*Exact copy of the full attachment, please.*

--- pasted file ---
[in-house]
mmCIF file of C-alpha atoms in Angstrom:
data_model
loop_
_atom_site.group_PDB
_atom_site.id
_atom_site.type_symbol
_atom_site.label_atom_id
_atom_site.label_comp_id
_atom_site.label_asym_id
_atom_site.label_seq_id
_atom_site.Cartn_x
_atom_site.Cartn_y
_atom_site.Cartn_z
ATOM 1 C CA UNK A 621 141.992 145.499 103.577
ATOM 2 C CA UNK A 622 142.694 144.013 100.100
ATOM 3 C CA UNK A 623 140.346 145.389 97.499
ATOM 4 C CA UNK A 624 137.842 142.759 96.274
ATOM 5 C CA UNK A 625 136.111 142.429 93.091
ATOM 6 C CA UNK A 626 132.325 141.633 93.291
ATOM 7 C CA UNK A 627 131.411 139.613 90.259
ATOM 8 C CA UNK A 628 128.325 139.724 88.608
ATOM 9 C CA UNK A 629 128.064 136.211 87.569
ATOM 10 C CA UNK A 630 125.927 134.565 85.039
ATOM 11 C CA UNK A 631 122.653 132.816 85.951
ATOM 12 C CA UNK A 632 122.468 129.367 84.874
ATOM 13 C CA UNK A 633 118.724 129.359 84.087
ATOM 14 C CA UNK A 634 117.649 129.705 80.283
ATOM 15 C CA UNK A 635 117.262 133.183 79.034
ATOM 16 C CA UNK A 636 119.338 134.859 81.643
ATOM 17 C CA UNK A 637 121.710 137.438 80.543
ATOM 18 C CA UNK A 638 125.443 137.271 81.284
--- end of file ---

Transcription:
[in-house]
mmCIF file of C-alpha atoms in Angstrom:
data_model
loop_
_atom_site.group_PDB
_atom_site.id
_atom_site.type_symbol
_atom_site.label_atom_id
_atom_site.label_comp_id
_atom_site.label_asym_id
_atom_site.label_seq_id
_atom_site.Cartn_x
_atom_site.Cartn_y
_atom_site.Cartn_z
ATOM 1 C CA UNK A 621 141.992 145.499 103.577
ATOM 2 C CA UNK A 622 142.694 144.013 100.100
ATOM 3 C CA UNK A 623 140.346 145.389 97.499
ATOM 4 C CA UNK A 624 137.842 142.759 96.274
ATOM 5 C CA UNK A 625 136.111 142.429 93.091
ATOM 6 C CA UNK A 626 132.325 141.633 93.291
ATOM 7 C CA UNK A 627 131.411 139.613 90.259
ATOM 8 C CA UNK A 628 128.325 139.724 88.608
ATOM 9 C CA UNK A 629 128.064 136.211 87.569
ATOM 10 C CA UNK A 630 125.927 134.565 85.039
ATOM 11 C CA UNK A 631 122.653 132.816 85.951
ATOM 12 C CA UNK A 632 122.468 129.367 84.874
ATOM 13 C CA UNK A 633 118.724 129.359 84.087
ATOM 14 C CA UNK A 634 117.649 129.705 80.283
ATOM 15 C CA UNK A 635 117.262 133.183 79.034
ATOM 16 C CA UNK A 636 119.338 134.859 81.643
ATOM 17 C CA UNK A 637 121.710 137.438 80.543
ATOM 18 C CA UNK A 638 125.443 137.271 81.284